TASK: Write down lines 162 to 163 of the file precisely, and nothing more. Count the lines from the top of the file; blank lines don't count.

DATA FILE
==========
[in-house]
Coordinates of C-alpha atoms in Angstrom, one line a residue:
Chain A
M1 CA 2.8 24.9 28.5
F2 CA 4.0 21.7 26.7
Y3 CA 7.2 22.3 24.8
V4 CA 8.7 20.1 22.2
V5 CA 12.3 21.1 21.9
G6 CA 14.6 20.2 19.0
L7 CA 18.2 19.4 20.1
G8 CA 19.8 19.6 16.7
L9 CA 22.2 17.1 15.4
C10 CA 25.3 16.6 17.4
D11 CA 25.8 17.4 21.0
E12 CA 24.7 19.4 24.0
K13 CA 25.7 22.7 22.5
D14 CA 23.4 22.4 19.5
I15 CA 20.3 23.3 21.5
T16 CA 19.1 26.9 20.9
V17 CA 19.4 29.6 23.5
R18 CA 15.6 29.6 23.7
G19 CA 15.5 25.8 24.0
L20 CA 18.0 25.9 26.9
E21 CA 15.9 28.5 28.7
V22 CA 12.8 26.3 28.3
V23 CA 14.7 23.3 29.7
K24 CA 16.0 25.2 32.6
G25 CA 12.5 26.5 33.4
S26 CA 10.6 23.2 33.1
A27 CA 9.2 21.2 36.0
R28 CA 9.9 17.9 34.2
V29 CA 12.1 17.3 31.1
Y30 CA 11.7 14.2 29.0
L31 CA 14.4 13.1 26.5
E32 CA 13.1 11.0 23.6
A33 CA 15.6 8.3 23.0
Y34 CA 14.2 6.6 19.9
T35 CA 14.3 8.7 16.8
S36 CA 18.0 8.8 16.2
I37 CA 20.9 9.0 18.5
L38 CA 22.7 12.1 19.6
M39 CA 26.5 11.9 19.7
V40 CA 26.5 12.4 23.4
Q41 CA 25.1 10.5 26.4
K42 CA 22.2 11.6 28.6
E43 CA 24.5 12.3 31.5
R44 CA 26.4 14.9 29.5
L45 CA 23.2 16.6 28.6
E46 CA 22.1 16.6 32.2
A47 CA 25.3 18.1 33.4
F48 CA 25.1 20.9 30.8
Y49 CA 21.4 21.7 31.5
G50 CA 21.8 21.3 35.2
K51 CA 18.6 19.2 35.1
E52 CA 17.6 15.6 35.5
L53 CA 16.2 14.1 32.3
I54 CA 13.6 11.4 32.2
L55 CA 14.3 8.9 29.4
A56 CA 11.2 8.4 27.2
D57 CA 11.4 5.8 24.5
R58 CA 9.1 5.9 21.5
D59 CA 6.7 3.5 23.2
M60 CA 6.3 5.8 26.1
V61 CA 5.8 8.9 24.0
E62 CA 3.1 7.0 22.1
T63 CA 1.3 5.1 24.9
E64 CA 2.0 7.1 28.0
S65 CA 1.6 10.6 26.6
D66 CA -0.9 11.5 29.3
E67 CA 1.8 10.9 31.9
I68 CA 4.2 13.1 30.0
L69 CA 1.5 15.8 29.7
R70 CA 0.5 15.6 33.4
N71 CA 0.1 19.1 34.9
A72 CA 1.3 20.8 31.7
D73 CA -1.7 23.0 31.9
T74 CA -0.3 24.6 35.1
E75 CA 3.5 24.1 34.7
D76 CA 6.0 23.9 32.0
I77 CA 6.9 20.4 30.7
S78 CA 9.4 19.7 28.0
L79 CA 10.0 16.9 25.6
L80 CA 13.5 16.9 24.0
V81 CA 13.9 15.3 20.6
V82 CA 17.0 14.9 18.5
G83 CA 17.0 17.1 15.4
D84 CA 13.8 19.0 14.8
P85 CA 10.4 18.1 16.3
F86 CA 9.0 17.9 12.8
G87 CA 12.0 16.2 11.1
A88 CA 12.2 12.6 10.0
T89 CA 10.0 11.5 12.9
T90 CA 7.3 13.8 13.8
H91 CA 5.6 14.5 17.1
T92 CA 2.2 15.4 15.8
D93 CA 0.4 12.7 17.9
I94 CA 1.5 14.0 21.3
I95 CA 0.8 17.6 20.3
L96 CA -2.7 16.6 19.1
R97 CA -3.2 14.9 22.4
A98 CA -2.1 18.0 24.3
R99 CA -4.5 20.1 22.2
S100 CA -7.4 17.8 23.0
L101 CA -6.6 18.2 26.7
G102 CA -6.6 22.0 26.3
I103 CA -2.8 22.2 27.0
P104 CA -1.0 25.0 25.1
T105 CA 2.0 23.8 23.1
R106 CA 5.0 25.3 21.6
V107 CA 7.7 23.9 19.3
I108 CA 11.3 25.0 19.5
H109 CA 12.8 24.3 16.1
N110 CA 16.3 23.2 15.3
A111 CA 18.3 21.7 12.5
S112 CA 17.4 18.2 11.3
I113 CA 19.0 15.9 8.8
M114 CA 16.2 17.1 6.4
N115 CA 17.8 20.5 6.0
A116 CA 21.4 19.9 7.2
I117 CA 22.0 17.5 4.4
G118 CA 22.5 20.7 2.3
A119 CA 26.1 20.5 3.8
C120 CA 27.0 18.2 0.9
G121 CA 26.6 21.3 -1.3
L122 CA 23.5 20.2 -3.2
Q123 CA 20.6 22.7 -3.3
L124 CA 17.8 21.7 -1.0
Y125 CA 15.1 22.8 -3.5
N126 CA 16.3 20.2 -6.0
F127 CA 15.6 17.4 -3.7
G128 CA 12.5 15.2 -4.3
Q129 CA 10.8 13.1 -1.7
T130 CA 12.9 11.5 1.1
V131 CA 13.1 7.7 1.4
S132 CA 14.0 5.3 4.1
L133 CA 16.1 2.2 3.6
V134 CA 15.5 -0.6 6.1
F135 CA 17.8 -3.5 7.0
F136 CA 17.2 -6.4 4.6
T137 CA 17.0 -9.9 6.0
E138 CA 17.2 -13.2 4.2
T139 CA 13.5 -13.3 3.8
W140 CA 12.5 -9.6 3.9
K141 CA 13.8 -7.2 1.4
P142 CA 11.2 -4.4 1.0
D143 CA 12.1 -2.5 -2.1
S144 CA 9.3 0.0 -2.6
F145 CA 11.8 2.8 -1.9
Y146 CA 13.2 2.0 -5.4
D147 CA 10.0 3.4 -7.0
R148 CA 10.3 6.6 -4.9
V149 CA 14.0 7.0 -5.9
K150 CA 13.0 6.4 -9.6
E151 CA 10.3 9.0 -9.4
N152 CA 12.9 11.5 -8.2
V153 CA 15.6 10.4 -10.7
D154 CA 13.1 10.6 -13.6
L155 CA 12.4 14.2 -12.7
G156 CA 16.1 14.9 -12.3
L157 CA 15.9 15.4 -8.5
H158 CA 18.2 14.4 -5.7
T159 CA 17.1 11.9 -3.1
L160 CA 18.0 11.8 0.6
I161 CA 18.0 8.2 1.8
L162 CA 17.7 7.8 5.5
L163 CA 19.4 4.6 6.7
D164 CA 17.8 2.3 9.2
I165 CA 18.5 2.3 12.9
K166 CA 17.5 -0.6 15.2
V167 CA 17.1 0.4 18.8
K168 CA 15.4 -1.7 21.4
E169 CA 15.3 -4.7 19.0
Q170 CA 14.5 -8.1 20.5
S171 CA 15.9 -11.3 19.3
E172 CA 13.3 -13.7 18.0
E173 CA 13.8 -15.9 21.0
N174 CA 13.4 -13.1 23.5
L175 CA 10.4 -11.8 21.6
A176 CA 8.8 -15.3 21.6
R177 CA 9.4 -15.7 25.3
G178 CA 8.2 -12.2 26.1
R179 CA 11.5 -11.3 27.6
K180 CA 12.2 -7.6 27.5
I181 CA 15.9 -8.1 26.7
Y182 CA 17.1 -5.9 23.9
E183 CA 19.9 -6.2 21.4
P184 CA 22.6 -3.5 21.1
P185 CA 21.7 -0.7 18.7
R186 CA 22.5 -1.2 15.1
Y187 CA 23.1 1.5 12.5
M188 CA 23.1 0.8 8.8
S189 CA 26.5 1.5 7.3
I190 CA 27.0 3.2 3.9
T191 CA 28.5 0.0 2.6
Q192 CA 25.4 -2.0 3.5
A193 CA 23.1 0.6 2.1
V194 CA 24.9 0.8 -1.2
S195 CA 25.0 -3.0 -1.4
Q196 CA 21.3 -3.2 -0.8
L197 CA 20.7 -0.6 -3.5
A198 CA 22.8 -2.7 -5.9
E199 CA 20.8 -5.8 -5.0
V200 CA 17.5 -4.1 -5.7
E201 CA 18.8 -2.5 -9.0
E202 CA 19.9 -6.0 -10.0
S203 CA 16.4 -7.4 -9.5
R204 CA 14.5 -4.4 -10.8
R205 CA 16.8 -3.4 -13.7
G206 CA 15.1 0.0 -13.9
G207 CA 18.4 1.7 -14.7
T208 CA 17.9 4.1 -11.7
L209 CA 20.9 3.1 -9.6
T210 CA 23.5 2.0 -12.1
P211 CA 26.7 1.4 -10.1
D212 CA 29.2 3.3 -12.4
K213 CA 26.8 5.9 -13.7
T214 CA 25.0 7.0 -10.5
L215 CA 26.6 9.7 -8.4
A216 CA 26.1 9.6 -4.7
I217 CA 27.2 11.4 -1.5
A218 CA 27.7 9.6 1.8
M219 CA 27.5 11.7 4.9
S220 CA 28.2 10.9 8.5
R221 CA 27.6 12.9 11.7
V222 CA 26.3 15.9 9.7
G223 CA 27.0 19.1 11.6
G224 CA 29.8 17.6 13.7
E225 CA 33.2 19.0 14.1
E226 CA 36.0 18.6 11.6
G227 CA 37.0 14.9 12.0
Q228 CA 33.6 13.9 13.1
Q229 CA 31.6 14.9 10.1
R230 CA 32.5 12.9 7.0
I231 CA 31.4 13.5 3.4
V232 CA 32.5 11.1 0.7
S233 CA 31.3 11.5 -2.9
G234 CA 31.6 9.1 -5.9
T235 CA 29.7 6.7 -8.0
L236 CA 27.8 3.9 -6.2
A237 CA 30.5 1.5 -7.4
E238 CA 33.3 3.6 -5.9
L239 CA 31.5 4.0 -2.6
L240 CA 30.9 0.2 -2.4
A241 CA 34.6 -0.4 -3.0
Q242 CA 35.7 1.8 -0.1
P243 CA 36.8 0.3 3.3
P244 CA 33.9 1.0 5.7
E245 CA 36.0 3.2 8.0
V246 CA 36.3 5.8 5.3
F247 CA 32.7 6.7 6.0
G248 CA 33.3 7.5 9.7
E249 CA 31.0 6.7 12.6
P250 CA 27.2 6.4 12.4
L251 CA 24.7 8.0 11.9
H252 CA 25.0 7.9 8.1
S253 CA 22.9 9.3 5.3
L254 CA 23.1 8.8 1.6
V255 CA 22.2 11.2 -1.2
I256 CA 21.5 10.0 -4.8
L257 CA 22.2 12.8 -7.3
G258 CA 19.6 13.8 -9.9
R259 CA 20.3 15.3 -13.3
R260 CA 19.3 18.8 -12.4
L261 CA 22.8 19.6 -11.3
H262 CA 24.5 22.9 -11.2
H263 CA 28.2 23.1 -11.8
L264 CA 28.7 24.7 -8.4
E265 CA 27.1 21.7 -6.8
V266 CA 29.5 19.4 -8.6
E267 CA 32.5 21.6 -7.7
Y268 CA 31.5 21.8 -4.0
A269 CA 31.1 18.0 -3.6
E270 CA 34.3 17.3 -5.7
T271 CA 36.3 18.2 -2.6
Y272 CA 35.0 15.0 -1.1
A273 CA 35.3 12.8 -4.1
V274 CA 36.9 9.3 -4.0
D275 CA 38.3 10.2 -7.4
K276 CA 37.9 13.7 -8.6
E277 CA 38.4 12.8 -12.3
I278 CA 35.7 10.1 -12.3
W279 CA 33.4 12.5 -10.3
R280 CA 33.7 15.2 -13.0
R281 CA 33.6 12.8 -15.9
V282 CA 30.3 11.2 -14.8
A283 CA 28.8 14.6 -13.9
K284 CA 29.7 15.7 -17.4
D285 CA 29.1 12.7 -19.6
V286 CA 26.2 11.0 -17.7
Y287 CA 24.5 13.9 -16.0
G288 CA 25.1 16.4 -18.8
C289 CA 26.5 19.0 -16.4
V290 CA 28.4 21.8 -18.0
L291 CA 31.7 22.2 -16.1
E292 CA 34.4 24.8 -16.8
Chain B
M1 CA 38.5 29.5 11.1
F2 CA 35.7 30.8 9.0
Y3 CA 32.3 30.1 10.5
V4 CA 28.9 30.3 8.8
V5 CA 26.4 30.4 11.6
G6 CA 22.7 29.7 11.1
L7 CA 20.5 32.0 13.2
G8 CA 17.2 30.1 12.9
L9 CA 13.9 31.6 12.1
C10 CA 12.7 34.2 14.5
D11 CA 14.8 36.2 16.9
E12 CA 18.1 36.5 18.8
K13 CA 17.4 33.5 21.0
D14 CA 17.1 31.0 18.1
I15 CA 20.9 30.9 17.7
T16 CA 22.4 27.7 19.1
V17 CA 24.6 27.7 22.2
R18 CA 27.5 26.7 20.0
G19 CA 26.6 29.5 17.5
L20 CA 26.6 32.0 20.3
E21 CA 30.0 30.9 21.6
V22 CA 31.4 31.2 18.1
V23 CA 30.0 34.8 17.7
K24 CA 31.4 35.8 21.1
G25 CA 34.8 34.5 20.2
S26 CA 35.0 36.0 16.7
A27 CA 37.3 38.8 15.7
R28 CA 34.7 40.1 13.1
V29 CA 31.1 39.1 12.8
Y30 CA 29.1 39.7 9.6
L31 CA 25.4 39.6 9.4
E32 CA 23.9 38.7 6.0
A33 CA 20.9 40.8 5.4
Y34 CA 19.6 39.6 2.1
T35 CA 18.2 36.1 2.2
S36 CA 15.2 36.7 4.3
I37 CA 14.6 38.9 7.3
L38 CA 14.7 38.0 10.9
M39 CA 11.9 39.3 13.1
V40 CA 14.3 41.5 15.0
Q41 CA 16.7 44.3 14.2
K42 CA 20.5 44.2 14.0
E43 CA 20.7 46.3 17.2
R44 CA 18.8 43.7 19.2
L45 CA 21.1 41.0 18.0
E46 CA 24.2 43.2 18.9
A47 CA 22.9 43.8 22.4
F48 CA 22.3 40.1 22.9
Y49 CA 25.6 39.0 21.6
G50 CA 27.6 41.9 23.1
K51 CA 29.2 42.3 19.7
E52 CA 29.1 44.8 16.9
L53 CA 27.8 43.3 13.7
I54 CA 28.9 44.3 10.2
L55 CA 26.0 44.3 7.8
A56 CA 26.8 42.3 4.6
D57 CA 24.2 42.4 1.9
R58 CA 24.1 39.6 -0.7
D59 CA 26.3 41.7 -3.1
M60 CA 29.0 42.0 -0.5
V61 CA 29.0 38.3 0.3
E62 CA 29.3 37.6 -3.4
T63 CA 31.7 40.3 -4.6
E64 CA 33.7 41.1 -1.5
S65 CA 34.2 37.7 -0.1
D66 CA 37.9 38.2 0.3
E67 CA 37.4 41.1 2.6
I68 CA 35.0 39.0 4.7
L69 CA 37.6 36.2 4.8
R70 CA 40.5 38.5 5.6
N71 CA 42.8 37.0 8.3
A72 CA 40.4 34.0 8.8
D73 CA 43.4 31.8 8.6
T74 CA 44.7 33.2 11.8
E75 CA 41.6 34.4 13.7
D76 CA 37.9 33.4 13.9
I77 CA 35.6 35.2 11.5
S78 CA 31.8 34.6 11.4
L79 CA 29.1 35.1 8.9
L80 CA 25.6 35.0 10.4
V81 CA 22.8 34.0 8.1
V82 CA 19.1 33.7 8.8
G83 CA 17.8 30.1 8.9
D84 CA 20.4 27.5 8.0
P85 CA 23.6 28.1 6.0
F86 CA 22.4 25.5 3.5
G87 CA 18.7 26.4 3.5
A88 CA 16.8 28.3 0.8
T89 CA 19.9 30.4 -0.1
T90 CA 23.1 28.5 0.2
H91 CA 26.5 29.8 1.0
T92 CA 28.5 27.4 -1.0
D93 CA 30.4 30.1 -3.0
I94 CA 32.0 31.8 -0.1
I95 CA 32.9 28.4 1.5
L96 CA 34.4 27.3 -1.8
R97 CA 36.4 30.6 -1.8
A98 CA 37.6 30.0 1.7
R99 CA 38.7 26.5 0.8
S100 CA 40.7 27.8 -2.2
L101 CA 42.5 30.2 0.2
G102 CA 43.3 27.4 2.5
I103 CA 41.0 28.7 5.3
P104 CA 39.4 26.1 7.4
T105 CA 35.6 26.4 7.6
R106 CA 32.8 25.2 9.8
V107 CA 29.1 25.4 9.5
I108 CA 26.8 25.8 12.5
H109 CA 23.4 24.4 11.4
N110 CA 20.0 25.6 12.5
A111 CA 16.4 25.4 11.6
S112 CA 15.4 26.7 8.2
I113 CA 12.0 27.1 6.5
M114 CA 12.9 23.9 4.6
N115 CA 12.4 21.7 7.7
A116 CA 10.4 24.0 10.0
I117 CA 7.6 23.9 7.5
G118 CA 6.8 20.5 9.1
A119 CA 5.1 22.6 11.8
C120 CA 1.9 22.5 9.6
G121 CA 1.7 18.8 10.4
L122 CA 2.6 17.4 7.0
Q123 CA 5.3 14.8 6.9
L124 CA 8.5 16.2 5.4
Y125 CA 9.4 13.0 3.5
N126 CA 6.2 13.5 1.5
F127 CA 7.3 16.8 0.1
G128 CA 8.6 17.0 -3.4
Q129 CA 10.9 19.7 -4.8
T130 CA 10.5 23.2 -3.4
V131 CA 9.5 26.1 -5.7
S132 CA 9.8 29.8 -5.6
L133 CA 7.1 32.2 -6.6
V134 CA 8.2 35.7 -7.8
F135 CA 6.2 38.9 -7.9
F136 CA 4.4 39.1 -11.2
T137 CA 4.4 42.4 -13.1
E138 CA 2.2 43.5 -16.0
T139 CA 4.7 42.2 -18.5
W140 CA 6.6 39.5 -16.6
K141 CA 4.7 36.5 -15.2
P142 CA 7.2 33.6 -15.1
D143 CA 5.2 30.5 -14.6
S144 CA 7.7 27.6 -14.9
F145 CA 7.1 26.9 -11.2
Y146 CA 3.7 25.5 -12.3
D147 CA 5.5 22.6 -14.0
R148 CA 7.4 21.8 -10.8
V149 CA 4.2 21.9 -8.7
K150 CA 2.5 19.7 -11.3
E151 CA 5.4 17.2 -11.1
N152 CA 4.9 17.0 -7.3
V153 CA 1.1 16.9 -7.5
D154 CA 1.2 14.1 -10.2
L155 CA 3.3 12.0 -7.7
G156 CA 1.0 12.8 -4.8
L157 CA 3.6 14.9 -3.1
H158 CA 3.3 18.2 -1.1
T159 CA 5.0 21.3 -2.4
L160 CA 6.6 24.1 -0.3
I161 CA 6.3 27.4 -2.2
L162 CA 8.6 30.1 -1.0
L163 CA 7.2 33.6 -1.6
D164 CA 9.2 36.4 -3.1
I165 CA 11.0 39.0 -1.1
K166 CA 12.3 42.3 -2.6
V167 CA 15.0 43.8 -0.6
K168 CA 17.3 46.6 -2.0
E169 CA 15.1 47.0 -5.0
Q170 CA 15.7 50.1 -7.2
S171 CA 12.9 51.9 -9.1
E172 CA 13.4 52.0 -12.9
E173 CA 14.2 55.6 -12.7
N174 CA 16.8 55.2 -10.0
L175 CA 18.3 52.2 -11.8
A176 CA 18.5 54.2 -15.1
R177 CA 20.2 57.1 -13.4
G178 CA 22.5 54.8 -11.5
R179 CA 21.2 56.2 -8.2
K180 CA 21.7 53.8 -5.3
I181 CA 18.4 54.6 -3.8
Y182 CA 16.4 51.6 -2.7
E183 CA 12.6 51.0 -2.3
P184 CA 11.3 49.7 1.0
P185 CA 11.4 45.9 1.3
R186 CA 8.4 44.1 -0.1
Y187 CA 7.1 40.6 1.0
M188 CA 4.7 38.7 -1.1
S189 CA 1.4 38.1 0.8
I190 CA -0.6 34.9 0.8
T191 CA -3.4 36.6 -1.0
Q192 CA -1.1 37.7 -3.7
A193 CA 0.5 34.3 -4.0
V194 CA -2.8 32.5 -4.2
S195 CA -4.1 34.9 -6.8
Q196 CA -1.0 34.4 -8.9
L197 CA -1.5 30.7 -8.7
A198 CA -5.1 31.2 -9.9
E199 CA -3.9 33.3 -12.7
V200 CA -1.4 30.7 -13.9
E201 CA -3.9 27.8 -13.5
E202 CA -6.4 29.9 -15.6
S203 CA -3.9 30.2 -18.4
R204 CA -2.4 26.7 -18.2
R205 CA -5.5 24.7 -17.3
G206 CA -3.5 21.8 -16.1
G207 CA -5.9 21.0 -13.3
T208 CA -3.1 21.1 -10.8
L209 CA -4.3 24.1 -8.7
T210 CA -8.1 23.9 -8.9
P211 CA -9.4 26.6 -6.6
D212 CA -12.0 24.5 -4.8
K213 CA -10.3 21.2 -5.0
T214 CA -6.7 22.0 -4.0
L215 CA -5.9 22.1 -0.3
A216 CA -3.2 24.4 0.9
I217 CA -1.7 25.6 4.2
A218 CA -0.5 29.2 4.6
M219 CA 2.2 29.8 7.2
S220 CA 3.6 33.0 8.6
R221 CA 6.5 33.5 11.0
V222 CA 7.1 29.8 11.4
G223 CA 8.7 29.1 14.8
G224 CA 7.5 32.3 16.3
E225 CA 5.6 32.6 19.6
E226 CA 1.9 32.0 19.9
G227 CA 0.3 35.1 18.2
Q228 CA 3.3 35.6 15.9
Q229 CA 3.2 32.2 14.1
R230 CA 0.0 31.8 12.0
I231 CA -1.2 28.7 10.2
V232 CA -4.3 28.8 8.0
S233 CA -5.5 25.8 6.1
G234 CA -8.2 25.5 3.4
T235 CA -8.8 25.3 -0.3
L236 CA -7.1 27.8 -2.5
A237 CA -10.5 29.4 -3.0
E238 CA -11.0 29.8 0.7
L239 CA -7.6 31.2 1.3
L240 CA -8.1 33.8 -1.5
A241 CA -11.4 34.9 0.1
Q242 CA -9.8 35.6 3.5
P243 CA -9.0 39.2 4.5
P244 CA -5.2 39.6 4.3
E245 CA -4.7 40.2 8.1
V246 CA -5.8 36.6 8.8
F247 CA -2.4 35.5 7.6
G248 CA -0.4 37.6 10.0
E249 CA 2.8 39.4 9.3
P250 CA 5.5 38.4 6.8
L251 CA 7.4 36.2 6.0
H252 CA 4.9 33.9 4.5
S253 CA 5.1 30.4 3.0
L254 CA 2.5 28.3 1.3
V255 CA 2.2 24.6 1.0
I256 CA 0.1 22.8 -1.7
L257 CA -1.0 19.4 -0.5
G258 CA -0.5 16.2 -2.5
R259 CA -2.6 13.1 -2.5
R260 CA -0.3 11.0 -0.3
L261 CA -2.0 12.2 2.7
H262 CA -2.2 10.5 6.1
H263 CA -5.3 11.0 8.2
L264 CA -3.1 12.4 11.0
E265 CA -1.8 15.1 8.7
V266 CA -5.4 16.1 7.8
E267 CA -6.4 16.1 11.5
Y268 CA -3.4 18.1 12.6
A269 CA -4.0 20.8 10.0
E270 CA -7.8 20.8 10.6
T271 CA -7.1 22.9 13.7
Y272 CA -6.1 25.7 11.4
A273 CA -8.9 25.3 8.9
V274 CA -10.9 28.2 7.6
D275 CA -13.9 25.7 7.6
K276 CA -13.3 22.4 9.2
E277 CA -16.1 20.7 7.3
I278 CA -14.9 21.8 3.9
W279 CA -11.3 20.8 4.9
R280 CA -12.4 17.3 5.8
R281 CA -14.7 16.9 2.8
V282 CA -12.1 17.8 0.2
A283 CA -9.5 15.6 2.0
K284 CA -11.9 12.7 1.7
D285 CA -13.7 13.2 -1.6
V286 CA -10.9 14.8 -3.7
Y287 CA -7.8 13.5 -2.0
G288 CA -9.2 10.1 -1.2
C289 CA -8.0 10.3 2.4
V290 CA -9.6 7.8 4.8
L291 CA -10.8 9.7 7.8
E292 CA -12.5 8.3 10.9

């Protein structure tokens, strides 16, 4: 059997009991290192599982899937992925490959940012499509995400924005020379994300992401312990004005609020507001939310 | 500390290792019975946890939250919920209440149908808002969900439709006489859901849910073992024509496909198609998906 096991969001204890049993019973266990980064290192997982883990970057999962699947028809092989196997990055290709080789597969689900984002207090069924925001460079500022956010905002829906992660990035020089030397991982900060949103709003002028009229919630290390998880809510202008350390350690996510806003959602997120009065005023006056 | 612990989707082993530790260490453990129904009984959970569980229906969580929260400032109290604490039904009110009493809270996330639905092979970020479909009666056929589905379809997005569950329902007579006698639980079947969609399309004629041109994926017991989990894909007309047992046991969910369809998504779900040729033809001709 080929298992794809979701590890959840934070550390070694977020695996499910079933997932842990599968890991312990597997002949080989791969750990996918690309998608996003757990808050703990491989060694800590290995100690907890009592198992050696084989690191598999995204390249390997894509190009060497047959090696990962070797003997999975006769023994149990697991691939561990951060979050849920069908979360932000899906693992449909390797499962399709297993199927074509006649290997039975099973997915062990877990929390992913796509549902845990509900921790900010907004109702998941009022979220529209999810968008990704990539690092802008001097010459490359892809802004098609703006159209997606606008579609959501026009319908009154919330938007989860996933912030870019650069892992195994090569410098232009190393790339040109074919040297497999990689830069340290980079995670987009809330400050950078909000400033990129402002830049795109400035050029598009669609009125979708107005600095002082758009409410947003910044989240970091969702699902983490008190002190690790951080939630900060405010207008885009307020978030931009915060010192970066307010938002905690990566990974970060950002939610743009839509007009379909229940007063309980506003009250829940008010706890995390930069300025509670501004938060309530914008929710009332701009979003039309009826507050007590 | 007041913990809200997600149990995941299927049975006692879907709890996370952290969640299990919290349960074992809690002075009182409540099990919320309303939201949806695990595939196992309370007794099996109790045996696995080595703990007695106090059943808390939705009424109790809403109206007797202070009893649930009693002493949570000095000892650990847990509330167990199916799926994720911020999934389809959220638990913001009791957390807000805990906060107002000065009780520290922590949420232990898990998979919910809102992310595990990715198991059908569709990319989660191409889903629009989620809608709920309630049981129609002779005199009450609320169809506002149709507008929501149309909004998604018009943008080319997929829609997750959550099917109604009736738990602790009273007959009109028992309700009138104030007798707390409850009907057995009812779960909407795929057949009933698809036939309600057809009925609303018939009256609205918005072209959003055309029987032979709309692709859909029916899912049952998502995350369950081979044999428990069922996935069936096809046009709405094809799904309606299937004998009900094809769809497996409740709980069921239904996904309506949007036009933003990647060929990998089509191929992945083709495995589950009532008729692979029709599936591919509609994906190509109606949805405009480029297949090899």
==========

T159 CA 17.1 11.9 -3.1
L160 CA 18.0 11.8 0.6